The film “Persepolis” showed the Iranian revolution in a unique light.
Sony Pictures, CC BY-NC

Safety Resources

The federal government awarded the Duke-UNC Consortium an annual $235,000 Title VI grant as a national resource center to provide a “full understanding” of the Middle East.

The Duke-UNC consortium grant was continued for the 2019-2020 academic year. However, in questioning the consortium’s course offerings, the Trump administration signals that it cares little for academic freedom and that he has a narrow view of what is important to national security.

When American students – who are the future policy makers, security analysts, government and military leaders – watch foreign films, attend concerts and learn about other religions, it better prepares them for the work they must do to keep America safe. This includes recognizing threats as well as building peaceful relationships with people around the world. As stated by Terry Magnuson, UNC Chancellor for Research in his answer to King’s letter: “Cultural and historical programs provide essential preparation for work in areas of national need.

Diverse Perspectives

To better understand the Duke-UNC Consortium controversy, it helps to look at the larger context. Since at least 2014pro-Israel groups have pushed the federal government to tighten the leash on how Middle Eastern centers use Title VI funds.

This spring, the Duke-UNC Consortium hosted a conference on Gaza conflict. U.S. Representative George Holding, R-NC, request Education Secretary Betsy DeVos will investigate. Of yours promised to determine whether the Consortium was supporting activities that “reflect diverse perspectives”. Then King took over with his letter to Duke-UNC consortium.

In his letter, King argued that the consortium appears to be “out of balance.” He complained that the consortium emphasizes the “positive aspects of Islam” but not the discrimination faced by religious minorities in the Middle East, including Christians and Jews.

A campaign against academic freedom

The researchers said the Trump administration’s action represents a “unprecedented” intervention in academic affairs.

Christopher S. Rose, former Title VI officer, remark that he has never seen a Ministry of Education official “ridicule courses based on their title”.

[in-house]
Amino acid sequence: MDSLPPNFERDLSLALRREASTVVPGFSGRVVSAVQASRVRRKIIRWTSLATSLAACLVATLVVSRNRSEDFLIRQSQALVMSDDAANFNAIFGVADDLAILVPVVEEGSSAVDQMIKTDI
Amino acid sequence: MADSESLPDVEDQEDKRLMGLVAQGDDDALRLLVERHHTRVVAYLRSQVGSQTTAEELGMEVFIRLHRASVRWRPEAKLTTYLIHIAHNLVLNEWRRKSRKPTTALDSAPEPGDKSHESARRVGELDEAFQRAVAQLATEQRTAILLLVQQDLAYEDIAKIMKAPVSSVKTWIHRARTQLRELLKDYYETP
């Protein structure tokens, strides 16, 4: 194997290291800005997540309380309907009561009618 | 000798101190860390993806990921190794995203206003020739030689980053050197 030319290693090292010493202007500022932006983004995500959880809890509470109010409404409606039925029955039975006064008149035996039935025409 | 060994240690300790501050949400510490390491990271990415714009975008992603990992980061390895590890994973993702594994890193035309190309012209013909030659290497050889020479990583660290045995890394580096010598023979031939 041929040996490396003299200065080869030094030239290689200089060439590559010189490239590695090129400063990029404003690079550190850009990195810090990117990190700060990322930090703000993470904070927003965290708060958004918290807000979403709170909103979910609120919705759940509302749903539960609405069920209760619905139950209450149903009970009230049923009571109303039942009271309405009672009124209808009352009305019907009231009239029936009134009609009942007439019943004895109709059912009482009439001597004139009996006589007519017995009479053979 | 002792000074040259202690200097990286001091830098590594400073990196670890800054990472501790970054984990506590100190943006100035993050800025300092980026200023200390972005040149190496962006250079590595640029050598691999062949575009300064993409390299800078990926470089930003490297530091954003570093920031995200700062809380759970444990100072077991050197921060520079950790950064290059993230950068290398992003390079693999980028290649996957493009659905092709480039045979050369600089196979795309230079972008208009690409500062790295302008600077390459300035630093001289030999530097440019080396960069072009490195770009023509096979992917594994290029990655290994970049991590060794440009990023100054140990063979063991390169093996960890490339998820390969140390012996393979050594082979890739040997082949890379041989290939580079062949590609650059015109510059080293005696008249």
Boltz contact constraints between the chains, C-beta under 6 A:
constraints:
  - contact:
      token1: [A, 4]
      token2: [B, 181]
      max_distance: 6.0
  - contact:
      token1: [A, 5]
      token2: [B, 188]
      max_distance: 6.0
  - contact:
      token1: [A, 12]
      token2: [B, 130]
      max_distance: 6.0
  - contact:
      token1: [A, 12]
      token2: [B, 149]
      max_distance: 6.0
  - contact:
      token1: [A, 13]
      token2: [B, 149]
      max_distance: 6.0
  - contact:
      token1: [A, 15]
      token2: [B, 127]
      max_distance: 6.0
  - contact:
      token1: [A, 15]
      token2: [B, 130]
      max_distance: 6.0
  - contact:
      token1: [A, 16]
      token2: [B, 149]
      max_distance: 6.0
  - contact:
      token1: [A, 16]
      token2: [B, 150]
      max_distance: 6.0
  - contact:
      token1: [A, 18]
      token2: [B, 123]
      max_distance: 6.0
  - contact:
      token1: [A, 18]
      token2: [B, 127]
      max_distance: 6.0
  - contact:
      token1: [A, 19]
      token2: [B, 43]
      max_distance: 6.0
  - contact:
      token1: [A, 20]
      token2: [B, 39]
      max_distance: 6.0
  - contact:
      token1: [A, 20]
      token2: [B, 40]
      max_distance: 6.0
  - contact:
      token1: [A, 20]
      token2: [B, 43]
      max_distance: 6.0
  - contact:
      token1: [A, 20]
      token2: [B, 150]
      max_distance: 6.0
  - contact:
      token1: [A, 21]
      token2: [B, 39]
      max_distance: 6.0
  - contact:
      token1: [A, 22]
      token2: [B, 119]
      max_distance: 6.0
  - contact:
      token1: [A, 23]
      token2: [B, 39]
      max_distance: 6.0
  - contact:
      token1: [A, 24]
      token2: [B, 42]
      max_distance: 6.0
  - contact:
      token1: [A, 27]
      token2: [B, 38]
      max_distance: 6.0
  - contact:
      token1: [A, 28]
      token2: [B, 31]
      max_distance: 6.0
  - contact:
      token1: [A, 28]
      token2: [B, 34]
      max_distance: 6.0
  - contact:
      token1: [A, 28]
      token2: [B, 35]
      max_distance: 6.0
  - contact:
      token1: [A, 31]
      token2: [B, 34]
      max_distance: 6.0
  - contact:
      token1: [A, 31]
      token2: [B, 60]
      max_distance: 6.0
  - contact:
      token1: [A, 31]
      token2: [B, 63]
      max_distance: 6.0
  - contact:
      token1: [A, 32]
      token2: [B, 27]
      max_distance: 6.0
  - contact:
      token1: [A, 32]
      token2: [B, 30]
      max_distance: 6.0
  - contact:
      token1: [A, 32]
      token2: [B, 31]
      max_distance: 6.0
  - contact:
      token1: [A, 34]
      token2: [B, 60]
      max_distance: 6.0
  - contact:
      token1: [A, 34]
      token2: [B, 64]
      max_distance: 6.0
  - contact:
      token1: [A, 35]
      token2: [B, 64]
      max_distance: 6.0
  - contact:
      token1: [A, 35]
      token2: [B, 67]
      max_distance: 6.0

Jay Smith, professor of history at the University of North Carolina at Chapel Hill, argues that the Trump administration’s action constitutes “political interference”. He also said it posed a “clear threat to academic freedom”.

Cliff Smith, Washington Project Director for the Middle East Forum, defends control of the Trump administration program that receives dedicated national security education funds. He offers this thought experiment: “If you were a professor in charge of a course on Iran-focused geopolitical strategy and a student wrote an article analyzing gender roles in Iranian films, would you give the student a passing grade? Would it even matter if his cinematic analysis was good? »

It’s good for academics to debate among themselves how to balance humanities and social science course offerings in a national resource center. For many academics, however, this sends a shiver down the spine when a federal agency threatens to defund university programs it doesn’t see the value of.

A die recommendations of the 9/11 report was “to institutionalize the imagination”. The Duke-UNC program helps achieve this goal. Classes on Iranian films, hip hop music and the mystical tradition of Islam are not only of “intellectual interest”. Arts and CultureI believe, can help the country consider new threats as well as build good relationships around the world.